• to each topic.
  31. General Topics/Topoi
    • General topics are argument you can make in any
    • speech. They are important to the study of rhetoric because we might use them
    • in one speech and later use them in another so they need to be well understood.
  32. Ability
    • Ability is one of the tools Isocrates discusses about
    • becoming a better speaker. It is important to the study of rhetoric with it you
    • have the tool to make good decisions in life.
  33. Practice
    • Practice according to Isocrates is another tool to become a
    • better speaker. It is important to the study of rhetoric with it you have the
    • tool to make good decisions in life.
  34. Wisdom as defined by Isocrates
    • Wisdom is making best possible decisions even though they
    • might turn out wrong. This is important to the study of rhetoric because even
    • if you make decisions that are wise and they turn out bad its okay because we
    • can’t predict the future.
  35. Dialectic
    • Dialectic according to Aristotle is a method or procedure for producing or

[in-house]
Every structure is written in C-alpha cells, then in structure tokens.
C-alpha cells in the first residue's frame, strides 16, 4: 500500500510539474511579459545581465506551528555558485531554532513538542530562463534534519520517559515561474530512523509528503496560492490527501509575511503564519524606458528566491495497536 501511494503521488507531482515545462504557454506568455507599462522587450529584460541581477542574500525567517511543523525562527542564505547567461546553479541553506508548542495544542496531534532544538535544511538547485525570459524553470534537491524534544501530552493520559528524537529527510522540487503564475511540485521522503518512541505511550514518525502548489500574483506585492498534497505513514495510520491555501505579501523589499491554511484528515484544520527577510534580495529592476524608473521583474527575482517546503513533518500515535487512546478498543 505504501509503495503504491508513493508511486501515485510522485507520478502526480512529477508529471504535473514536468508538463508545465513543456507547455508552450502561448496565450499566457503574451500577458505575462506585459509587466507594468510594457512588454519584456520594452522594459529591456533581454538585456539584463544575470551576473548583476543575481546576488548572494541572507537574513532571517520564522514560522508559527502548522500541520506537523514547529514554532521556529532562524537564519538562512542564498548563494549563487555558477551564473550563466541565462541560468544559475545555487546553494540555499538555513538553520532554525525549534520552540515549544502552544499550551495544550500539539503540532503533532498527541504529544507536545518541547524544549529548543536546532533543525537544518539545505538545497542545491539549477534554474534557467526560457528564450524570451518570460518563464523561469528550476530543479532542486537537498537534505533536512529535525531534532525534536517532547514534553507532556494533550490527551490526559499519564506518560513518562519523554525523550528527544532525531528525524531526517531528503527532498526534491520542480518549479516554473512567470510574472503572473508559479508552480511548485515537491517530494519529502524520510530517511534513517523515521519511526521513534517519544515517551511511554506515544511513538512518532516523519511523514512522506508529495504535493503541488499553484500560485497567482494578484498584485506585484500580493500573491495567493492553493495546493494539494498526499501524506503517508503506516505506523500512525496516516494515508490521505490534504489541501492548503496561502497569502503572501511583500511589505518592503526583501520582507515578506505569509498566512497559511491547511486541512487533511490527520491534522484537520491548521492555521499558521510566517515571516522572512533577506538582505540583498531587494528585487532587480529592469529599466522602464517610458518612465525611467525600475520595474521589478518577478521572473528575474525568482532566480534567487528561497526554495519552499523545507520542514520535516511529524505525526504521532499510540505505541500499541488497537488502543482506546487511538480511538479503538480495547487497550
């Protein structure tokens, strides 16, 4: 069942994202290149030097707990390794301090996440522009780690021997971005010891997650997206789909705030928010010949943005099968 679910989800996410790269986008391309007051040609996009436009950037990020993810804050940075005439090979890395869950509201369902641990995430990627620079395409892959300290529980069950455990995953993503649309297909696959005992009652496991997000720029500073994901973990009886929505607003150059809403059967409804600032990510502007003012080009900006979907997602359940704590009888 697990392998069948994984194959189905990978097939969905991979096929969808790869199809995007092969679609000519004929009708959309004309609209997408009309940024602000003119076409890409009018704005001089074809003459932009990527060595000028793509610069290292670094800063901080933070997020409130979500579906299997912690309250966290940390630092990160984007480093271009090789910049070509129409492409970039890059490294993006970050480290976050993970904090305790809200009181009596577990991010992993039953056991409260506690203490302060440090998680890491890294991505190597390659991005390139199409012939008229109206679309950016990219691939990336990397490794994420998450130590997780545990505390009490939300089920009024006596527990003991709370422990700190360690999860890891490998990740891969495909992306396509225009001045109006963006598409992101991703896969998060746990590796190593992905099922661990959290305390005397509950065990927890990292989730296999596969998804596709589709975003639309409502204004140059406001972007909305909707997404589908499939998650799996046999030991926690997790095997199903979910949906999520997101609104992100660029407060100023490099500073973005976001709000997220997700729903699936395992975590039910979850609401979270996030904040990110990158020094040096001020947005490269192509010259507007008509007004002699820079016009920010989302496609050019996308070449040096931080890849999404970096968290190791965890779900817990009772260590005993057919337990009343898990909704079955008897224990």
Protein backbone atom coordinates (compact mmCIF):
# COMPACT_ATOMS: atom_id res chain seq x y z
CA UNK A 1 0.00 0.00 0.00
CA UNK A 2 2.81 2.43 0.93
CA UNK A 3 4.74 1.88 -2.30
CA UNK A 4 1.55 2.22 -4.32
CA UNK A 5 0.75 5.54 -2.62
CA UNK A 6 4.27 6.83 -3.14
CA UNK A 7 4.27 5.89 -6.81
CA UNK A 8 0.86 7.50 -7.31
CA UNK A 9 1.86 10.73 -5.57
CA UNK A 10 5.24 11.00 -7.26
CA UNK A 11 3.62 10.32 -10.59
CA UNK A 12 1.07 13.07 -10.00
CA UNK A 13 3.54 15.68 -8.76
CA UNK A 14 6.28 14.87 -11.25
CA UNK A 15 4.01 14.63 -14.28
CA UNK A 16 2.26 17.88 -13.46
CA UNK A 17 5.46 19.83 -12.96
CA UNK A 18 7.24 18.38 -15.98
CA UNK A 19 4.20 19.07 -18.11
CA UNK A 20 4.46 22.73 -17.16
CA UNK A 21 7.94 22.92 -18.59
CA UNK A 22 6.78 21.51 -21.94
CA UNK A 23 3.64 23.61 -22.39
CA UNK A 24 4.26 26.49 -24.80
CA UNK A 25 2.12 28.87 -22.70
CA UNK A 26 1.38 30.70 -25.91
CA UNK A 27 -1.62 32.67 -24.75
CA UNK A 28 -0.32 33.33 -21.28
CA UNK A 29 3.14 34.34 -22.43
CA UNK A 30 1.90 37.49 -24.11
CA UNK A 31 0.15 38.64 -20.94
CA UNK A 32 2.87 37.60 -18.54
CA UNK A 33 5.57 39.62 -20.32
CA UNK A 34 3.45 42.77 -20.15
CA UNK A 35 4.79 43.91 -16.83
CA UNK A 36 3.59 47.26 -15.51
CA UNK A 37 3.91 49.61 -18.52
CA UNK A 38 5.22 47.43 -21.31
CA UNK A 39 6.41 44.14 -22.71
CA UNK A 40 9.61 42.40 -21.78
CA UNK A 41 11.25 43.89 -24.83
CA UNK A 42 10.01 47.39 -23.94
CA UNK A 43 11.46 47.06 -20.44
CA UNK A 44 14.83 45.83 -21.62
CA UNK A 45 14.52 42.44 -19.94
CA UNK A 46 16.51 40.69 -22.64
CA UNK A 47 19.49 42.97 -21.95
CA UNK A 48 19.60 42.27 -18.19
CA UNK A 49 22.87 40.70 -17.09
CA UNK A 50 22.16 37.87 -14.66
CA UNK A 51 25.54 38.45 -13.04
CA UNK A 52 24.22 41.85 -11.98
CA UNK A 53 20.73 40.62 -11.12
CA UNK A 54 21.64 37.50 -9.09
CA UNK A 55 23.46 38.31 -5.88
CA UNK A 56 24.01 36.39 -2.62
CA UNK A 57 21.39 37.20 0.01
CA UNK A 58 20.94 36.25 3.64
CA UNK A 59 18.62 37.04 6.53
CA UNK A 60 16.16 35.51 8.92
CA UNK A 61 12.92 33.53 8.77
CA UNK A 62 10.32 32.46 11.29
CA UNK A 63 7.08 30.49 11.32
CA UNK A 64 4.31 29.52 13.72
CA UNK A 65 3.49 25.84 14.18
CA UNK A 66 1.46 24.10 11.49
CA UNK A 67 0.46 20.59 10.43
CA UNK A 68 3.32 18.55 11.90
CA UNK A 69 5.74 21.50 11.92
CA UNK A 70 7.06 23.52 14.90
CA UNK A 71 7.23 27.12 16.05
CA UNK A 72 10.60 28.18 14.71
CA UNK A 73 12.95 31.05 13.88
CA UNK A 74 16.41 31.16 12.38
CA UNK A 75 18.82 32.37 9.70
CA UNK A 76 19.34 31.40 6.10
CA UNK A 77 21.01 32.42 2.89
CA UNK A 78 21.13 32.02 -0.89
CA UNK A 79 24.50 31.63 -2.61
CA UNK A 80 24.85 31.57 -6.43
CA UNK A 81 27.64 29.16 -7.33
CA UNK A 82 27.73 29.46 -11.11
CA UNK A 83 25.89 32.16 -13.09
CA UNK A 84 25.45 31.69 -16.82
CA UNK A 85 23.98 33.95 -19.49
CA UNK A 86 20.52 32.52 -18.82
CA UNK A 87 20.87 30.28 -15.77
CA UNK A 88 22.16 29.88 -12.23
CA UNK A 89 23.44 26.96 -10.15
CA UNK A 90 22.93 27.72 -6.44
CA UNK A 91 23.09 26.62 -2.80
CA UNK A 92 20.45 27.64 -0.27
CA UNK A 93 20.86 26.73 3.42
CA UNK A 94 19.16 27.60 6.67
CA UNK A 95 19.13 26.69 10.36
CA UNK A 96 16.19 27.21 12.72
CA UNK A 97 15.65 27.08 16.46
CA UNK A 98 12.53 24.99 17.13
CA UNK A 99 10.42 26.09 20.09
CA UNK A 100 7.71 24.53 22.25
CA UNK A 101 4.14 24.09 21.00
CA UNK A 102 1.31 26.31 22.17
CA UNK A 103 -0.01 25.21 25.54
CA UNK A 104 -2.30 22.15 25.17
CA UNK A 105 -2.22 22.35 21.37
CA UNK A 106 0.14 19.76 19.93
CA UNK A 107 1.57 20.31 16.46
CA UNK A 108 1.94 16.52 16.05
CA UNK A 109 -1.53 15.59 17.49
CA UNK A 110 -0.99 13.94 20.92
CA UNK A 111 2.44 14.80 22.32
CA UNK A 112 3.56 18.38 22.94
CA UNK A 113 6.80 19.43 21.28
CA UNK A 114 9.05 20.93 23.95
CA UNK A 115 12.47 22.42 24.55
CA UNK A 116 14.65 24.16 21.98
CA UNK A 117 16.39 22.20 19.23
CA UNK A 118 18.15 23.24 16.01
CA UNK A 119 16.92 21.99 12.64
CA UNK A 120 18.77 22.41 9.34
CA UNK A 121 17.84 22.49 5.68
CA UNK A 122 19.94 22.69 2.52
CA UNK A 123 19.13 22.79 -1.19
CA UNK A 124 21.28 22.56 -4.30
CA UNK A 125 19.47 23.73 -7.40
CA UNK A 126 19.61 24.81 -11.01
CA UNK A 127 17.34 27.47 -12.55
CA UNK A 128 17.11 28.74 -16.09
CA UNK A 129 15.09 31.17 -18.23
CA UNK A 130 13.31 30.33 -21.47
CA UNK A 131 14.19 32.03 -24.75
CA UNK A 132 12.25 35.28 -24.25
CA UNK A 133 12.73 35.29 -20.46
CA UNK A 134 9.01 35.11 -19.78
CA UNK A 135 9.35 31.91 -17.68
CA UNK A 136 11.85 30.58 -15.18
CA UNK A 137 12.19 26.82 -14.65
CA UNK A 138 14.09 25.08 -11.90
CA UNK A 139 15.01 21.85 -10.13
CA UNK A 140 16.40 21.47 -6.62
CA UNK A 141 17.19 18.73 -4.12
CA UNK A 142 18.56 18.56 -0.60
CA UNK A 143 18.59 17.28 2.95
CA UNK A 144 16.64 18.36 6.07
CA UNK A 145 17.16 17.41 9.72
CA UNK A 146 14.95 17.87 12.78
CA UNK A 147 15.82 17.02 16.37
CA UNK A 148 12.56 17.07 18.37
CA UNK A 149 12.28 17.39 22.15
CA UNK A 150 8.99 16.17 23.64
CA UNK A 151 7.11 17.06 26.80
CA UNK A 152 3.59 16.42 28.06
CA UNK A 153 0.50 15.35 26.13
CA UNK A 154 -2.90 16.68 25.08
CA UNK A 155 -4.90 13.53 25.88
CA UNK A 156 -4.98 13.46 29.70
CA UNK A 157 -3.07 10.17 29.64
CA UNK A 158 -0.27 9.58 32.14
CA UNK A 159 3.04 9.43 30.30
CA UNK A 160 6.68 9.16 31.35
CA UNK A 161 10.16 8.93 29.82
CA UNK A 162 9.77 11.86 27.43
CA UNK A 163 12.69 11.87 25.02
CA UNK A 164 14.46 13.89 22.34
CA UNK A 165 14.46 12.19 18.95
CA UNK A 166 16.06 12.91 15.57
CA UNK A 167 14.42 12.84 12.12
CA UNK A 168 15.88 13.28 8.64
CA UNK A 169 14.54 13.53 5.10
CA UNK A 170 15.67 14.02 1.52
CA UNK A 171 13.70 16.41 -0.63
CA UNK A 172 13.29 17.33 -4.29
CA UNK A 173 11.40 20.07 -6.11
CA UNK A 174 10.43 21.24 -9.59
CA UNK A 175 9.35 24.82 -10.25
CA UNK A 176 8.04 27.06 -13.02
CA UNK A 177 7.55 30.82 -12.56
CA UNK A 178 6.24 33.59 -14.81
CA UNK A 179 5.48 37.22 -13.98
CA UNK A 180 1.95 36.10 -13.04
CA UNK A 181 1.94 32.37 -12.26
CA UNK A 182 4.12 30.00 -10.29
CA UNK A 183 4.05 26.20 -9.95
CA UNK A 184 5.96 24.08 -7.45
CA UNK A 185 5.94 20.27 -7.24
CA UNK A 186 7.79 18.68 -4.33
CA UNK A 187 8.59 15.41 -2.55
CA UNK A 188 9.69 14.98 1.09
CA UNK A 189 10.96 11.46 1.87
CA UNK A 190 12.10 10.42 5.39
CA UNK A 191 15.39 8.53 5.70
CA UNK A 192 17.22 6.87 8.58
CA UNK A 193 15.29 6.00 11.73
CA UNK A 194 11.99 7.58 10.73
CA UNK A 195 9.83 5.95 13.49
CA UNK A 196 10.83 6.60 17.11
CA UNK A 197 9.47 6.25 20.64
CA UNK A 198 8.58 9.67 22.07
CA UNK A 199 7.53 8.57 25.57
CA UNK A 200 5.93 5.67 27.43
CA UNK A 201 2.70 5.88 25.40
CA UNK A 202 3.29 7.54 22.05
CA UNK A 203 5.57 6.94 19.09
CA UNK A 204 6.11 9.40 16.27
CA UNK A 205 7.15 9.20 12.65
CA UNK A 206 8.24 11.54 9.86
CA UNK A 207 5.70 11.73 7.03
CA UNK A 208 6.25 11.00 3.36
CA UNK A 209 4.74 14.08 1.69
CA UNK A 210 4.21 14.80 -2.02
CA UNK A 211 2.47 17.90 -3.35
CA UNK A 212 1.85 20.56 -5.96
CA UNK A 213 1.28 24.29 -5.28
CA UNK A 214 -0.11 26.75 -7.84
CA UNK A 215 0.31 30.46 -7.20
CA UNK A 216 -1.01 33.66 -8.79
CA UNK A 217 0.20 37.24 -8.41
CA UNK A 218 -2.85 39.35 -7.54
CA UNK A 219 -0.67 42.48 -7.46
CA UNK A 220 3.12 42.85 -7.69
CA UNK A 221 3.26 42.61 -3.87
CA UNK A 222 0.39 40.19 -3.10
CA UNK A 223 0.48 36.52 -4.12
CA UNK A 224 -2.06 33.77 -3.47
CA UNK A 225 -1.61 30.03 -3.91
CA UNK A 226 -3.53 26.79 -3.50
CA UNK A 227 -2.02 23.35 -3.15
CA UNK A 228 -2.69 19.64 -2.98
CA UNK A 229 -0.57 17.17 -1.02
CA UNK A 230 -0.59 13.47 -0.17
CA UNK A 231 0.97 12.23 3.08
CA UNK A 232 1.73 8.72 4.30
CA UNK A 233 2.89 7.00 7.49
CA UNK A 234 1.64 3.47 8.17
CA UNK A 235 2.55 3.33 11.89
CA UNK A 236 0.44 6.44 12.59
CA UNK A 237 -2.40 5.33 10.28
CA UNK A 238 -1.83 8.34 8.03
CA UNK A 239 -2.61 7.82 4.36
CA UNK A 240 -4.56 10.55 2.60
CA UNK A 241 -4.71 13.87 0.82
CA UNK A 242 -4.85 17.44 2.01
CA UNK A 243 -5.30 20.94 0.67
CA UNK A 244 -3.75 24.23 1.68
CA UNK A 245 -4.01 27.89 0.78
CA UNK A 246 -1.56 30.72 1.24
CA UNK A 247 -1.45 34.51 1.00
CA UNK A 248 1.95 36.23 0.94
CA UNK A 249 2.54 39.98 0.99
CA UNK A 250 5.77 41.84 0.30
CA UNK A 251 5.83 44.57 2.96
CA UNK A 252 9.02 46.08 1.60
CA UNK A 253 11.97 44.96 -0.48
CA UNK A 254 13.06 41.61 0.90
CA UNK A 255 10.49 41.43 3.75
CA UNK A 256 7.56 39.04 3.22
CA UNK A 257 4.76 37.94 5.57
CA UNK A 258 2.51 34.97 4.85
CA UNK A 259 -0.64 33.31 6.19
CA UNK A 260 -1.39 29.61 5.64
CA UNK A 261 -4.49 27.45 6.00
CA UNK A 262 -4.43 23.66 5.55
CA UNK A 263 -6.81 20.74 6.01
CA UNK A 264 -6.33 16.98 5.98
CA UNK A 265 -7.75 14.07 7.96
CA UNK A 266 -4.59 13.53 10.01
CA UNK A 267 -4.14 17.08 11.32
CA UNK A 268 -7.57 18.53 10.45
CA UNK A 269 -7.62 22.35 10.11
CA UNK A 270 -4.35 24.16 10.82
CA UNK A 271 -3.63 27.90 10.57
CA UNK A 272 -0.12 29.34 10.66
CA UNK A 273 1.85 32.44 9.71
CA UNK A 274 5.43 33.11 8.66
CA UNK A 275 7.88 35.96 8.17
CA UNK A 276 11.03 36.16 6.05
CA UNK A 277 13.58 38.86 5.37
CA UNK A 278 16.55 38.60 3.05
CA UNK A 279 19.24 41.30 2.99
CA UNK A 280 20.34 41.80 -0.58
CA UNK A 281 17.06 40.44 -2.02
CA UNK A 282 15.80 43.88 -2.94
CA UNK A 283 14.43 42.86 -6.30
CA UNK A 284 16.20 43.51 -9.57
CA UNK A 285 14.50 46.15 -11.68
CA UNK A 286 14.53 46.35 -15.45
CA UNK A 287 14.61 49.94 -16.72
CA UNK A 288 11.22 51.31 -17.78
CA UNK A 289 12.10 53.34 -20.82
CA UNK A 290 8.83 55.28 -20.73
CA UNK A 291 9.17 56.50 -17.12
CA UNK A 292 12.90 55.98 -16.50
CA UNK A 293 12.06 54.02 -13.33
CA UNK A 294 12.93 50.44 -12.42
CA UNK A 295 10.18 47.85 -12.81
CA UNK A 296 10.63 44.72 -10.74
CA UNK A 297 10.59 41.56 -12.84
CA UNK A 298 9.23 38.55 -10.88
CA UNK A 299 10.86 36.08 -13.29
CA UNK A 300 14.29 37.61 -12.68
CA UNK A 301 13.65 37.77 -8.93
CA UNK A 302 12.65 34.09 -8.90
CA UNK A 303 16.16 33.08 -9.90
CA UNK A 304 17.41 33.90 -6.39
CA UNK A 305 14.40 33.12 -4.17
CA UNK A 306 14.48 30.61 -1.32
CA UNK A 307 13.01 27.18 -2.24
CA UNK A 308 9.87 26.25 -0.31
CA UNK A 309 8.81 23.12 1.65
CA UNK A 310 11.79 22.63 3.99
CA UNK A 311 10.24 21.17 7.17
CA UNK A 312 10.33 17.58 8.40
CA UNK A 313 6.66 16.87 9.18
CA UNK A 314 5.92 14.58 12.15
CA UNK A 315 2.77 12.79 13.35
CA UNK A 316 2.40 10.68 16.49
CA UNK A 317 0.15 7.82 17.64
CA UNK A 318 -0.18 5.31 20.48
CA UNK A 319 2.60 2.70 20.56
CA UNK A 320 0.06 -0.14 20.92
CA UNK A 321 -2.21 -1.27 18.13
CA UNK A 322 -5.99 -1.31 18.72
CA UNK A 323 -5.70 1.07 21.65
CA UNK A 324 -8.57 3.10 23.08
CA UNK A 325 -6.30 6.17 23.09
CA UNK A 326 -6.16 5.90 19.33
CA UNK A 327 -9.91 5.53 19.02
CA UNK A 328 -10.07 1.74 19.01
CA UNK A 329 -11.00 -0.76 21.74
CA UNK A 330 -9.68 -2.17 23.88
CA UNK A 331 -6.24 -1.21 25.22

• creating knowledge. This is important to the study of rhetoric because
    • Aristotle believes that rhetoric and dialectic work together to form the best
    • possible knowledge we can know.
    • According to Plato this is important to the study of rhetoric because
    • rhetoric is what transports dialectic to the audience but rhetoric is not
    • producing knowledge so we need dialectic to do that.
  36. Contingent Truth
    • Contingent truth is dependent truth so it can’t be absolute.
    • This is important to the study of rhetoric because it comes to the best
    • possible knowledge we can have over very specific questions but it is never
    • absolute.
  37. Soul
    • Your soul is the immortal part of our bodies that is in
    • constant motion. This is important to the study of rhetoric because if we use bad
    • rhetoric we are putting our souls at stake. They are always trying to fly
    • towards the heavens but when bad rhetoric is used they head back down towards
    • earth and when we are faced in the heavens at the end of our lives our souls
    • are what will be judged.
  38. Kairos
    Kairos is used to search for relative truth, but is dependent on the moment or the situation. Kairos is important to the art of rhetoric especially to the sophists because they would plan their search for the truth around particular situations and events.
  39. Artistic Proofs
    • Artistic proofs are the proofs made in the
    • speech itself through the language. They are important to rhetoric because when
    • using rhetoric you are trying to persuade some one by demonstration and in
    • order to demonstrate something you need proof.
  40. In-Artistic Proofs
    • In-Artistic Proofs are proofs brought from the
    • outside into your speech but they aren’t created. They are important to